Daily Devotional for February 16 – 22
Sunday (Septuagesima Sunday or 70 days until Pascha/Easter)
1 Corinthians 9:16
For if I preach the gospel, I have nothing to boast of, for necessity is laid upon me; yes, woe is me if I do not preach the gospel! 17 For if I do this willingly, I have a reward; but if against my will, I have been entrusted with a stewardship. 18 What is my reward then? That when I preach the gospel, I may present the gospel of Christ without charge, that I may not abuse my authority in the gospel.
Serving All Men
19 For though I am free from all men, I have made myself a servant to all, that I might win the more; 20 and to the Jews I became as a Jew, that I might win Jews; to those who are under the law, as under the law, that I might win those who are under the law; 21 to those who are without law, as without law (not being without [f]law toward God, but under law toward Christ), that I might win those who are without law; 22 to the weak I became ]as weak, that I might win the weak. I have become all things to all men, that I might by all means save some. 23 Now this I do for the gospel’s sake, that I may be partaker of it with you.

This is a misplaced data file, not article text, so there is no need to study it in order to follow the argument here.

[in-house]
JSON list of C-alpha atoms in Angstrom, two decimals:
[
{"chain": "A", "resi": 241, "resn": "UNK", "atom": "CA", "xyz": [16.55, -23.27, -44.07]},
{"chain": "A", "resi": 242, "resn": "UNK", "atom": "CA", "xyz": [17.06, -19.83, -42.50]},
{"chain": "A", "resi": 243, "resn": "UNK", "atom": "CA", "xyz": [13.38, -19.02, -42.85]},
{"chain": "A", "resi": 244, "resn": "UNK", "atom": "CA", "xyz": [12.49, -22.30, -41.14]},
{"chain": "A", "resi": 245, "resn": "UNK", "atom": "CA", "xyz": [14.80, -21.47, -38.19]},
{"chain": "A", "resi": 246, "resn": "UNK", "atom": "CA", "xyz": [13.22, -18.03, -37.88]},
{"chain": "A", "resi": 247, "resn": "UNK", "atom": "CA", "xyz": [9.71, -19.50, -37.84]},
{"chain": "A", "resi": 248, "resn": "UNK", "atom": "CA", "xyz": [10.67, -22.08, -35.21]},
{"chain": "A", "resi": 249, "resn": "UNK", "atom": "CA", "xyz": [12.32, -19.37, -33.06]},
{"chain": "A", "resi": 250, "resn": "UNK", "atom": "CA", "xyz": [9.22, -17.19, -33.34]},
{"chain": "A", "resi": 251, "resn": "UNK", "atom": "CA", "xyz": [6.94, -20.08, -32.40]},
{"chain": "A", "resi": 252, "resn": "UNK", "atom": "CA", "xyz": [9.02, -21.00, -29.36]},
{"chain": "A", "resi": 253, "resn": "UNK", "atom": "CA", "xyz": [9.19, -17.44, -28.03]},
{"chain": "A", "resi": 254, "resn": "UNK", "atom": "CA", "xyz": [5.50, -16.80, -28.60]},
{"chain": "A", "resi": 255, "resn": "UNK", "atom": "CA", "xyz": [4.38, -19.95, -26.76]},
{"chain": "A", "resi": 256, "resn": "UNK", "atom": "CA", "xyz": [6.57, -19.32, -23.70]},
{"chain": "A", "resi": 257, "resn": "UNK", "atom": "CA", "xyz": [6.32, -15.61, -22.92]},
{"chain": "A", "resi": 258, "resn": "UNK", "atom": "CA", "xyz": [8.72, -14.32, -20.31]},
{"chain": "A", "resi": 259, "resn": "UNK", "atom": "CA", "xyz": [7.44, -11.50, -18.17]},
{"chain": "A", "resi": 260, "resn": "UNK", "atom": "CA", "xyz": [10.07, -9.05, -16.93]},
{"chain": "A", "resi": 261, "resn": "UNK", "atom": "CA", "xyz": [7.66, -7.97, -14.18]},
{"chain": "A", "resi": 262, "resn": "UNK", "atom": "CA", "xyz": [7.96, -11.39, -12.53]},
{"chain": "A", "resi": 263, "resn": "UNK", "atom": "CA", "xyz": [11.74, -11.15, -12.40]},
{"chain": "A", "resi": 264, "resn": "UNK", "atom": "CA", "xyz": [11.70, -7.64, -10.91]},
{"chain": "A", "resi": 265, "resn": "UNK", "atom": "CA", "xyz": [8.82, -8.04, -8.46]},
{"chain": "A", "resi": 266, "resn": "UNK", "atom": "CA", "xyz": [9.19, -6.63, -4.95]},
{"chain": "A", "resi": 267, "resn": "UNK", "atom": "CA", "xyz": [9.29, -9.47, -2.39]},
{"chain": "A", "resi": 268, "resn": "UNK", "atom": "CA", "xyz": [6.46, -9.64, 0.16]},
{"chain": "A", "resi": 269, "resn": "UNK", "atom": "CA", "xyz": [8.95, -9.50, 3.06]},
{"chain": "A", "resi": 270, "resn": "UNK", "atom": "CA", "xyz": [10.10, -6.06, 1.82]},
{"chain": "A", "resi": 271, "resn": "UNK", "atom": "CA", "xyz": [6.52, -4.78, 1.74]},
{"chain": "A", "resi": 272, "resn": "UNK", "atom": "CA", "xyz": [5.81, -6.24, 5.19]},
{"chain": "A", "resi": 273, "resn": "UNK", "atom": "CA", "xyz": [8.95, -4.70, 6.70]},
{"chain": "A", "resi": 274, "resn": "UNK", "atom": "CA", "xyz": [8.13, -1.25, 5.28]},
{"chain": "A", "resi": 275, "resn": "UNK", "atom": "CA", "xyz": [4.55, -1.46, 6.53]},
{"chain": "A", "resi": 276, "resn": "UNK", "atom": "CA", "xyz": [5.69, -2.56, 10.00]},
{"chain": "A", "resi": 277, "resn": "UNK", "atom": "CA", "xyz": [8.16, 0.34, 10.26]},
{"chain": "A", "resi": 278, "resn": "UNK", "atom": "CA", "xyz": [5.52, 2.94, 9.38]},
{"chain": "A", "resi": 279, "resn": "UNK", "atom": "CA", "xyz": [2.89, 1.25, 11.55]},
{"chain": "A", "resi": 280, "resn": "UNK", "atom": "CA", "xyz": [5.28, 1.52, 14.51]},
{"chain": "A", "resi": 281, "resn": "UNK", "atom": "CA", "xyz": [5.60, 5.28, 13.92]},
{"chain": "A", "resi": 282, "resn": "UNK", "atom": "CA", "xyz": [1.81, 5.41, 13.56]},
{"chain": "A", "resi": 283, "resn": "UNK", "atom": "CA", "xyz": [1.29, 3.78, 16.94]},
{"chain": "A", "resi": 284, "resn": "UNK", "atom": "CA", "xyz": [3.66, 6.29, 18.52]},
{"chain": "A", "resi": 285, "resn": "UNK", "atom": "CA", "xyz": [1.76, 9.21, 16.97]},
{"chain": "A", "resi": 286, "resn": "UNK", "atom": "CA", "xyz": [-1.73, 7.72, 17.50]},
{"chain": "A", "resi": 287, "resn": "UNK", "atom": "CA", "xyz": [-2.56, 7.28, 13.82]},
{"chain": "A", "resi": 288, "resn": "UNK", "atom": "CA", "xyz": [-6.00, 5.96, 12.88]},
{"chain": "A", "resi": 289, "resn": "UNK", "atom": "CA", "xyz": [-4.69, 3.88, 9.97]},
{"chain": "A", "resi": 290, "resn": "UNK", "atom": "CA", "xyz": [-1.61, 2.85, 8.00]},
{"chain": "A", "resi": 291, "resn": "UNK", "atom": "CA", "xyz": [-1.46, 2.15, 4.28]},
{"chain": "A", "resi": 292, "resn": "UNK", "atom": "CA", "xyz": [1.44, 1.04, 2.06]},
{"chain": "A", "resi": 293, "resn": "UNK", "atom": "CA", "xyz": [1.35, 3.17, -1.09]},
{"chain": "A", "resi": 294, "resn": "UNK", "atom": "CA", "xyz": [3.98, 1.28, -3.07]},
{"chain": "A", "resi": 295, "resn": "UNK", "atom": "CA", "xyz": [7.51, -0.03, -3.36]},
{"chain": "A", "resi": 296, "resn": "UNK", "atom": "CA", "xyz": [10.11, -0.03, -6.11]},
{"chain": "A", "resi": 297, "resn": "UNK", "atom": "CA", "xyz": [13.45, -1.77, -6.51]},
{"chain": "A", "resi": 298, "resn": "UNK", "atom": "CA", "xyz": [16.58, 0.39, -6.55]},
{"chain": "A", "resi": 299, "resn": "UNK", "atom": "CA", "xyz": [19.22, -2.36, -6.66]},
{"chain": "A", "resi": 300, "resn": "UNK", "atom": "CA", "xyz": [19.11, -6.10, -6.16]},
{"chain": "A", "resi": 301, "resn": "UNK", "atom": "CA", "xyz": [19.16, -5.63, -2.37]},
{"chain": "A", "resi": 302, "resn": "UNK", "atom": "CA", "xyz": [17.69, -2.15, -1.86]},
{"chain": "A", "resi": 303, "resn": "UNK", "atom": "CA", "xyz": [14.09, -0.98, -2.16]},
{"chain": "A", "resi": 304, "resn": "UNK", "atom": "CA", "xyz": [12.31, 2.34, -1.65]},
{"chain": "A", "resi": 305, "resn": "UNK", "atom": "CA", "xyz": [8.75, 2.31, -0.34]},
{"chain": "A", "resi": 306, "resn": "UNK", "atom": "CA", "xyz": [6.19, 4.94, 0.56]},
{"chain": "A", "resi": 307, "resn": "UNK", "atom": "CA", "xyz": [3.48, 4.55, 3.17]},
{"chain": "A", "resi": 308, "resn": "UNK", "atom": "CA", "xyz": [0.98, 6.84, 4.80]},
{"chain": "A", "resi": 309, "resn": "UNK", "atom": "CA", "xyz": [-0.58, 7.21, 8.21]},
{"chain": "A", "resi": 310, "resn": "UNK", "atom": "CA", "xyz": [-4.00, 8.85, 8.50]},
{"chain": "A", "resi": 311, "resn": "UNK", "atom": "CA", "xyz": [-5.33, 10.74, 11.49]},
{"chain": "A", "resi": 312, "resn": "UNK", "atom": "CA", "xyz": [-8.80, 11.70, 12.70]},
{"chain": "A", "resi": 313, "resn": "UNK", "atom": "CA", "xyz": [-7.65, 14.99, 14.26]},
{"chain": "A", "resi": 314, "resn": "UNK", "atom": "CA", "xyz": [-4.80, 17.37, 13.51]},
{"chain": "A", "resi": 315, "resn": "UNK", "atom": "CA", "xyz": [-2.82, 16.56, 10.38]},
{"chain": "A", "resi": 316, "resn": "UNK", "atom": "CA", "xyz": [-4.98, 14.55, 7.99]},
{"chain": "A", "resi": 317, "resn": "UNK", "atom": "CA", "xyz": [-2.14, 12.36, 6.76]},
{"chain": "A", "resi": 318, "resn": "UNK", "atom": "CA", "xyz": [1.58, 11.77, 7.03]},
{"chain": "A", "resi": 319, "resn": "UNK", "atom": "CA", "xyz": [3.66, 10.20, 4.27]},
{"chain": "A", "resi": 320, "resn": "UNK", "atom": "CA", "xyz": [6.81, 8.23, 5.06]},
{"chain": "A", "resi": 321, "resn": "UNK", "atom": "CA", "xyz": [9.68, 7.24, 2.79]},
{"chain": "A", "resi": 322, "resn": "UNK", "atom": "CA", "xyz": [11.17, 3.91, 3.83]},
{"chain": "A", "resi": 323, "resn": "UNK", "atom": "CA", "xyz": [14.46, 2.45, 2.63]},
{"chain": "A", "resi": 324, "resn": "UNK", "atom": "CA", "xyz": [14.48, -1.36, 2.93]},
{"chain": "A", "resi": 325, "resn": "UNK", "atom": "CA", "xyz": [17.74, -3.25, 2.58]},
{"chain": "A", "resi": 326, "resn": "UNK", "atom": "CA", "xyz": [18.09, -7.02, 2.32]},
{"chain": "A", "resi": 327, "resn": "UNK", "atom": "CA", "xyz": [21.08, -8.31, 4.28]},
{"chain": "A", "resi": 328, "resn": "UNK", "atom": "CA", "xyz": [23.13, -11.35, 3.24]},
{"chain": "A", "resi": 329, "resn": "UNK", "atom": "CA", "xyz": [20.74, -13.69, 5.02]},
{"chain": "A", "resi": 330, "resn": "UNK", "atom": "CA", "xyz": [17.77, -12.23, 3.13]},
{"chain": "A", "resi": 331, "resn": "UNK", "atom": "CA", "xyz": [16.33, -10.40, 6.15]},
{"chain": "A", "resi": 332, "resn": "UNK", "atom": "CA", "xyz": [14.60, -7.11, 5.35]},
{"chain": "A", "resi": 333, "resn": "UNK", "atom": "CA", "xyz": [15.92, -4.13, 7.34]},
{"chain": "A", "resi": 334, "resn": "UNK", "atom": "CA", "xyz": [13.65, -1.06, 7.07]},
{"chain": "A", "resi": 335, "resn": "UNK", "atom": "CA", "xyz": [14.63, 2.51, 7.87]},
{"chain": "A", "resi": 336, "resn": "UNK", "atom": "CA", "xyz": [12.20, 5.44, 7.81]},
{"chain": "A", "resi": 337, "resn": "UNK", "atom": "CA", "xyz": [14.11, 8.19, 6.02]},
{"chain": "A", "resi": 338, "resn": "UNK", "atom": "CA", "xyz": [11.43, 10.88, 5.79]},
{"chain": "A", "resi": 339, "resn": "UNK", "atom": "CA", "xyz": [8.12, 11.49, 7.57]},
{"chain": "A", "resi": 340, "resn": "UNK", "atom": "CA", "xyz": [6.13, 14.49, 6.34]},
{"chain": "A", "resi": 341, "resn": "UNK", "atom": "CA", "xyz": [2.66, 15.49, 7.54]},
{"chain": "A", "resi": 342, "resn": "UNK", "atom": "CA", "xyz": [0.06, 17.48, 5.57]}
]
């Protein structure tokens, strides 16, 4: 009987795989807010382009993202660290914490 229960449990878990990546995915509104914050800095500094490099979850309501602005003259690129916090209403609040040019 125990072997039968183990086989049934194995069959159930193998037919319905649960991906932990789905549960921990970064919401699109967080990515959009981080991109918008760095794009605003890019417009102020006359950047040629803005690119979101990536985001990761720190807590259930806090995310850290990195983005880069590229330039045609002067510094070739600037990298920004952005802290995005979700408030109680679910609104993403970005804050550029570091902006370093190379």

Striving for a Crown
24 Do you not know that those who run in a race all run, but one receives the prize? Run in such a way that you may obtain it. 25 And everyone who competes for the prize is temperate in all things. Now they do it to obtain a perishable crown, but we for an imperishable crown. 26 Therefore I run thus: not with uncertainty. Thus I fight: not as one who beats the air. 27 But I discipline my body and bring it into subjection, lest, when I have preached to others, I myself should become disqualified.